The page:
Released today, the IWSR US Beverage Alcohol Review (US BAR) provides a complete picture of annual volume trends and underlying drivers in the US market. Results from 2016 data show a fast-evolving product marketplace where lower-priced brands struggle to capture consumer attention. The term ‘category blur’, which refers to consumers drinking products across all categories instead of just sticking to one type of product, has become more prevalent and made it difficult for marketers to predict – or rely on – a loyal customer.
Total beverage alcohol consumption in the US lost 3.5m nine-liter cases in 2016 to end the year with 3.39bn nine-liter cases. The segments in decline – beer, cider and mixed drinks (FABs, long drinks and pre-mixed cocktails) – posted a combined loss of 14m nine-liter cases, a total that was unable to be offset by the addition of 10.4m nine-liter cases from spirits and wine. In total, on-premise sales volumes decreased slightly last year, bringing share of beverage alcohol consumption down as more consumers chose to drink at home. Off-premise sales picked up last year, resulting in an increased share of the market overall.
Distilled spirits ended the year up by 2.6% at 220.8m nine-liter cases and, as a result, gained 0.2% share of total beverage alcohol. The wine industry increased for its 22nd consecutive year to end last year with a total of 358.3m nine-liter cases. The beer industry modestly decreased -0.2% to 241.3m hectoliters (hl) in 2016. The overall mixed drinks category decreased 3.2% in 2016 over the prior year, falling to 101.6m nine-liter cases. The cider category skyrocketed the past three years to reach an all-time high of 2.6m hl in 2015, only to fall by -15.1% last year to end 2016 with 2.2m hl.
Widely seen as the most accurate source of beverage alcohol consumption trends, the IWSR does however see a return to growth for total US beverage alcohol, with consumption forecasts to increase starting in 2018 and reaching a compound annual growth rate (CAGR) of 0.2% by 2021.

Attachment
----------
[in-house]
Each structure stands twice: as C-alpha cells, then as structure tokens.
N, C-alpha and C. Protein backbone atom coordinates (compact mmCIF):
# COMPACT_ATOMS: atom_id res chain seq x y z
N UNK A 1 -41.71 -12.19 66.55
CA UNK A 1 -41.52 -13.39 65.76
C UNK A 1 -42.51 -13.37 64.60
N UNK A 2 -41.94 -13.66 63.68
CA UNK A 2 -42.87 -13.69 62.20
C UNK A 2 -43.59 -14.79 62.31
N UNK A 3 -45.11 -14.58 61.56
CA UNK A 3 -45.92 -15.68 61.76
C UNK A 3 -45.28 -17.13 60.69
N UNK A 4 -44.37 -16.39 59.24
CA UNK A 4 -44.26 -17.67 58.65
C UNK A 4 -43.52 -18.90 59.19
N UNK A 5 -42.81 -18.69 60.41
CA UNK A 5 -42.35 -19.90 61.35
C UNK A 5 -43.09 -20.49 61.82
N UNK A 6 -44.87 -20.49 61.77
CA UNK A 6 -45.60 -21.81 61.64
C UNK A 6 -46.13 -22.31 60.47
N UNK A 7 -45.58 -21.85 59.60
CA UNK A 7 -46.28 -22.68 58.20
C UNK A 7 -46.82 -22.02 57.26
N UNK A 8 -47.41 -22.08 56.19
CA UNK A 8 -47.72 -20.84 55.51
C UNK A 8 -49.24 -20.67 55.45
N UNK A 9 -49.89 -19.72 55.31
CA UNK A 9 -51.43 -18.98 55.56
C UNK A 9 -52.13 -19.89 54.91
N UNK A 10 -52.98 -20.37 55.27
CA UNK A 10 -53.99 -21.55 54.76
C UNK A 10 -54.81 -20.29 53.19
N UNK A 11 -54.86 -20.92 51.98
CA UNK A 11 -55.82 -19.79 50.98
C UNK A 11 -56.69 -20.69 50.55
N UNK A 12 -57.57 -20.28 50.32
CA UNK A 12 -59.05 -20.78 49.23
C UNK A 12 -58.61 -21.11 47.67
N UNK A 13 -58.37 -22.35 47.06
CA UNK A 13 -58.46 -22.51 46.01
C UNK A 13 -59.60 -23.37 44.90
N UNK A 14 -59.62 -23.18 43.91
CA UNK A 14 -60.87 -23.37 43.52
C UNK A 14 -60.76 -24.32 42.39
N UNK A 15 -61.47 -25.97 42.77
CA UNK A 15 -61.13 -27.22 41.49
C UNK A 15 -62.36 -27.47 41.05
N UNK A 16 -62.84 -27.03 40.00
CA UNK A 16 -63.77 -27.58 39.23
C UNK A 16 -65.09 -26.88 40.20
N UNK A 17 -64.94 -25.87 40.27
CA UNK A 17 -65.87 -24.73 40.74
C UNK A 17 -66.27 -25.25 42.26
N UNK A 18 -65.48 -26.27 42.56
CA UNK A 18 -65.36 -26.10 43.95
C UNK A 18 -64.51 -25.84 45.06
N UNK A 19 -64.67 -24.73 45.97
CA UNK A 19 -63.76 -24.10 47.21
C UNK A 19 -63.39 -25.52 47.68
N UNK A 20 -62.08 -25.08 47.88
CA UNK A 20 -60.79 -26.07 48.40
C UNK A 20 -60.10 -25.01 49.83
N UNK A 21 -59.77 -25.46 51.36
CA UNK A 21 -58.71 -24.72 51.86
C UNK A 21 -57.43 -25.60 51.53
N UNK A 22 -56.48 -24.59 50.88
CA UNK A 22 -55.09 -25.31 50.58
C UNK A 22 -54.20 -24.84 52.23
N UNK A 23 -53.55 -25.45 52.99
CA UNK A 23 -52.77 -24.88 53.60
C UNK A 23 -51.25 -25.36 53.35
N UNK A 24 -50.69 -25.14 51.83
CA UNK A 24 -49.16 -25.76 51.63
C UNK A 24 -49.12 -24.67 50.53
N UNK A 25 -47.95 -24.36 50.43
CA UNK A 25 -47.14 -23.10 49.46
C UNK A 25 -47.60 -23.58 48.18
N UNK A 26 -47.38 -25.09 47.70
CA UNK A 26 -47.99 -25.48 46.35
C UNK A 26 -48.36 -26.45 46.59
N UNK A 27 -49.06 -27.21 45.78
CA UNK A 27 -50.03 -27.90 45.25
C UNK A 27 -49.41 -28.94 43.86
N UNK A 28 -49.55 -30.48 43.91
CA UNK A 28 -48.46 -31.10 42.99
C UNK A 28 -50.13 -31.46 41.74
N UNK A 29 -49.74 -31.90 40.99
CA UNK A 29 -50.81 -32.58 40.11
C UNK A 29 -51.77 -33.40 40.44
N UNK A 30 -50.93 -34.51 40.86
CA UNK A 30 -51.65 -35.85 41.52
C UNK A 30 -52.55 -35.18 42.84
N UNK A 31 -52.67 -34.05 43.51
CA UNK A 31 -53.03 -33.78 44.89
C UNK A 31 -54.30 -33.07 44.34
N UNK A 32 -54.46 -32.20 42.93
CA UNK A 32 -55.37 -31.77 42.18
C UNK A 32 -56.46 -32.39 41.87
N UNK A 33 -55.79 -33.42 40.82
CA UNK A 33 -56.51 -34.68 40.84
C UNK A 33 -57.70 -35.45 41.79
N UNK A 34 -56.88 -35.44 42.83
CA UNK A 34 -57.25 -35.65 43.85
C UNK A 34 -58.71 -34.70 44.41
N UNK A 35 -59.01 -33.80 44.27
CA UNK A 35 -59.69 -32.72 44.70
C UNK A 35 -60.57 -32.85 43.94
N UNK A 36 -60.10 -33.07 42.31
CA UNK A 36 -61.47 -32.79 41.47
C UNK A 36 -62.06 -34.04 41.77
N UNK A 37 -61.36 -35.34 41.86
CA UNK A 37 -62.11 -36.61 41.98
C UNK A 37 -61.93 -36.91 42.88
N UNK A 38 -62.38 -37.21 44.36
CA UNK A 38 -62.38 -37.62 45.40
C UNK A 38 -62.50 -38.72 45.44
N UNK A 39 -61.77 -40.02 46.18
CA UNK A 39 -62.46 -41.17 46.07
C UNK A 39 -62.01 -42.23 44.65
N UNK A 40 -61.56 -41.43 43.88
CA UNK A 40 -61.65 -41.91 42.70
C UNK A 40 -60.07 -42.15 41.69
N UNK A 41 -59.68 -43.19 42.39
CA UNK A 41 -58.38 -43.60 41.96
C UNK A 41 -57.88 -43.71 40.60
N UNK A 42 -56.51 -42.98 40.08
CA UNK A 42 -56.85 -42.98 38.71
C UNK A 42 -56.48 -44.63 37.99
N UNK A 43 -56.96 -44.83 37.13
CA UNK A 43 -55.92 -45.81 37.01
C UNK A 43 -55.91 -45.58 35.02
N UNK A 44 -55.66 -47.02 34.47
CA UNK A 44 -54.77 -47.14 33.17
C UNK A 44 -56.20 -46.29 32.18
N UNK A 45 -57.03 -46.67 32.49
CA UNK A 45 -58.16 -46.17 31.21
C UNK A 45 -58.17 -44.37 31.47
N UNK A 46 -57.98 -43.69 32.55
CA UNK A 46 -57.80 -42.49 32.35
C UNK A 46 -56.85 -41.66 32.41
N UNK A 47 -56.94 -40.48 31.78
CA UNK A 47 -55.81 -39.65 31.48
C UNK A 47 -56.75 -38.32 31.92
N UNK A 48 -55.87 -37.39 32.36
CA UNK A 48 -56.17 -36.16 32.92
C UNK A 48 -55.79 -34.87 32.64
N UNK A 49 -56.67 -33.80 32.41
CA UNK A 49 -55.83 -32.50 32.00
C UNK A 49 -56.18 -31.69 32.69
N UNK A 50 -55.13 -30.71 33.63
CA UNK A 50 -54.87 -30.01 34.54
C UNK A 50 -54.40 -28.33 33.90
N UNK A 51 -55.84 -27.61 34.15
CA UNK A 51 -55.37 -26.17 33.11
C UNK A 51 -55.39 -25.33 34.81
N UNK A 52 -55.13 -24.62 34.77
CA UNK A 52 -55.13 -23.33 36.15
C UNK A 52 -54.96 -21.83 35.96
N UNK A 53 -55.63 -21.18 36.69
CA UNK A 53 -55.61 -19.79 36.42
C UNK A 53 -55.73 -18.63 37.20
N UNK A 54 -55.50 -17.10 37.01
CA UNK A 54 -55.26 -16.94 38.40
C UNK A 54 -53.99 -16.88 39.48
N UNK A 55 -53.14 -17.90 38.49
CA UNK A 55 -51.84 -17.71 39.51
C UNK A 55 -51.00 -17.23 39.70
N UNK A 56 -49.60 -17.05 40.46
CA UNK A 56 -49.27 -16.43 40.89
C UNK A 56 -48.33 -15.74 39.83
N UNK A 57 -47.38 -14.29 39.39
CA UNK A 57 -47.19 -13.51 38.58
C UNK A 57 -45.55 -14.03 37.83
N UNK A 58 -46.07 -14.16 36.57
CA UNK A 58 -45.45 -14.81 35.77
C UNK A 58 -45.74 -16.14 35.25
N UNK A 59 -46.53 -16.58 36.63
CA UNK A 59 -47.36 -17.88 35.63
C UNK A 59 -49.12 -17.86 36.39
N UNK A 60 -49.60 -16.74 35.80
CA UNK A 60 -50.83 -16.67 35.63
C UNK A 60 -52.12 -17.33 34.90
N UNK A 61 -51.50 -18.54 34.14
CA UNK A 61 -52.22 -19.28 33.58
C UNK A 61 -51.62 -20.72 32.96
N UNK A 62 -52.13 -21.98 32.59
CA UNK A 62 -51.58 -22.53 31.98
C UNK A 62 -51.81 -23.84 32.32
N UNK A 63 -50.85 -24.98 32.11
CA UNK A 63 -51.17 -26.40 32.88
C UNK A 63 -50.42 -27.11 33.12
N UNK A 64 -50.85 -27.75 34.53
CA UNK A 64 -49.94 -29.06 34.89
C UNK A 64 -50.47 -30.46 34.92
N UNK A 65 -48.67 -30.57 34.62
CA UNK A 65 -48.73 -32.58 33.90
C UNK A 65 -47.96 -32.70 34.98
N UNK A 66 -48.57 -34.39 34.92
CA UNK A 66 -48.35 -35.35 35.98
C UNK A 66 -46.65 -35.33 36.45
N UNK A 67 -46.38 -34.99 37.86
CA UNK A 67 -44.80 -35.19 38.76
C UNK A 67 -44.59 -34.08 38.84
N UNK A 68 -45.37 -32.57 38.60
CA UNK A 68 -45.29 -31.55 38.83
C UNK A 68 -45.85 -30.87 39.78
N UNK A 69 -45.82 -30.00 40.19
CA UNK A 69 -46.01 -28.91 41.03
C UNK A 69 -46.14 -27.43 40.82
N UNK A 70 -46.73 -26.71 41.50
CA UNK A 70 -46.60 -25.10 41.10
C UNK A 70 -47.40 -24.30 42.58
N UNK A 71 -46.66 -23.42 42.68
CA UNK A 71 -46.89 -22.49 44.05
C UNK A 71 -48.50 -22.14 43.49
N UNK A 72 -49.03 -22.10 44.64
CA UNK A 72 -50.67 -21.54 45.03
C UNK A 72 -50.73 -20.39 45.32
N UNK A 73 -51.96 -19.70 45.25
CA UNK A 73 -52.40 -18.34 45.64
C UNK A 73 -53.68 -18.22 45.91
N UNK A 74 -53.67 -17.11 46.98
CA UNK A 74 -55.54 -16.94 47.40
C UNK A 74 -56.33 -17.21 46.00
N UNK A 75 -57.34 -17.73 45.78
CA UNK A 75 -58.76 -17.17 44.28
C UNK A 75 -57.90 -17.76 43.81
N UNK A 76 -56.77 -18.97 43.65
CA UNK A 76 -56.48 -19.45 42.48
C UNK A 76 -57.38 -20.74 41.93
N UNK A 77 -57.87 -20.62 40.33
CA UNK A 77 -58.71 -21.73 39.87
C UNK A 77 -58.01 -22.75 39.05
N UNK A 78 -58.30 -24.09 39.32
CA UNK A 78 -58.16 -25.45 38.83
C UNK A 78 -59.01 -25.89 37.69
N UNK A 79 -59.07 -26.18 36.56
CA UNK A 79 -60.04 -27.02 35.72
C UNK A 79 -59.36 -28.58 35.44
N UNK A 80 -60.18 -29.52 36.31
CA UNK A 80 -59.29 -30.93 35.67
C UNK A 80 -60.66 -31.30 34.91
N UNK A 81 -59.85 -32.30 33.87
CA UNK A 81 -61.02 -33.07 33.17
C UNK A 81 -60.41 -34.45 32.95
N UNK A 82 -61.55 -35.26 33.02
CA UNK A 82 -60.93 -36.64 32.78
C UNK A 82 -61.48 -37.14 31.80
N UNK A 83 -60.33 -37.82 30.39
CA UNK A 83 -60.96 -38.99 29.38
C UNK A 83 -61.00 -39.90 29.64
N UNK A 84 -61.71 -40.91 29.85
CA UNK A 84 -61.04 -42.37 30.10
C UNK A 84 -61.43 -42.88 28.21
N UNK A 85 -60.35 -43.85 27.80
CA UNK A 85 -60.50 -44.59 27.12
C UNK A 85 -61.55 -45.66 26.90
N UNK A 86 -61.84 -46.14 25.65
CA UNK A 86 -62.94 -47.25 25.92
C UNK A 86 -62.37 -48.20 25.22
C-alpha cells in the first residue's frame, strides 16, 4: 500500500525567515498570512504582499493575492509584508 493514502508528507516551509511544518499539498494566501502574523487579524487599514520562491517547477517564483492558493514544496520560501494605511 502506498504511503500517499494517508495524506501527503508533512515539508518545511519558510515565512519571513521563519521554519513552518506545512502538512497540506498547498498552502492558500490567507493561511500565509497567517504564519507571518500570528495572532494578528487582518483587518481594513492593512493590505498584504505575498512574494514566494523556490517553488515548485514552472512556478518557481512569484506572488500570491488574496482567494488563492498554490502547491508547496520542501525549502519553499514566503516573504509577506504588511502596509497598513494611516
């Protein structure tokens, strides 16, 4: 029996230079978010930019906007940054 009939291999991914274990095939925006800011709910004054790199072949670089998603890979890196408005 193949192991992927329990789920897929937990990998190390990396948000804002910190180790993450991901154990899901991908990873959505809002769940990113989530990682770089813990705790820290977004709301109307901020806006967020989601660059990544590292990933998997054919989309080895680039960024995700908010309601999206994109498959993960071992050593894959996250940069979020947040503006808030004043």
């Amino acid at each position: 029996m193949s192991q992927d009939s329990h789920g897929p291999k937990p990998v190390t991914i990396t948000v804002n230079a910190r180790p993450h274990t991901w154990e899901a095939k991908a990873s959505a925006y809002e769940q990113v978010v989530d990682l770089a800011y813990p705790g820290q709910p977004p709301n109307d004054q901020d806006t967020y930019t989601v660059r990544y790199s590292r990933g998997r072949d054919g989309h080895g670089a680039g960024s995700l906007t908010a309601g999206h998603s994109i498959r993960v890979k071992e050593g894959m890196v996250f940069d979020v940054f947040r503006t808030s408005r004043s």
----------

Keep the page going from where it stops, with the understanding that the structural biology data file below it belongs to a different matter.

Key Category Insights
Whisky: Bourbon increased 6.4% last year to 15.9m nine-liter cases. Imported whisky grew 3.4% in 2016. Irish whiskey increased 17.6%, the highest rate in over a decade. Canadian whisky grew by 2.4%, driven by Crown Royal and Fireball. Scotch posted the lowest growth rate among all imported whisky categories with an increase of 0.5%.
Gin: The gin category finally made progress after consecutive years of decline, advancing by 1%. This was achieved from performance in the premium-and-above segments in addition to high-end imports.
Vodka: The vodka category grew 2.3% to 74.8m nine-liter cases, driven by domestic brands like Tito’s and New Amsterdam.
Rum: The rum category posted a decline of -1.2% as consumer interest has shifted to whisky and tequila.
Tequila: Tequila sales grew 7.4% in 2016, reaching an all-time high of 16.3m cases and achieving a 7.5% share of overall spirits.
Brandy/Cognac: The domestic brandy category (+4.1%) is being revitalized through high-quality offerings from small producers. Cognac increased 18.8% in 2016, with Hennessy standing out as the star performer.
Wine: Still wine increased 1.1% in 2016 on the strength of premium-and-above varietals such as pinot noir, rose, cabernet sauvignon, red blends and sauvignon blanc. Sparkling wine achieved one of its best performances in 2016 (+7.2%). Wines priced at or above $10.00 to experience the most growth in 2016 (+7.2%).
Beer: The current trend of premiumization and drinking less but better does not translate into volume gains for the beer category. The domestic beer category was down -1.5% in total. Removing craft volumes results in domestic beer down -2.8%. To put that loss into perspective, a decline of -2.7% in the domestic beer subcategory is equal to 4.9m hl. A volume loss of that magnitude is equivalent to one of the largest domestic craft brewers closing its doors. The imported beer segment increased by 6%, primarily led by Mexican imports.
Prepared Cocktails/Mixed Drinks: The mixed drinks category is predominately made up of malt-based FABs (flavored alcoholic beverages) which hold a 90.3% share of the category, with the remaining 9.7% attributed to pre-mixed cocktails and long drinks.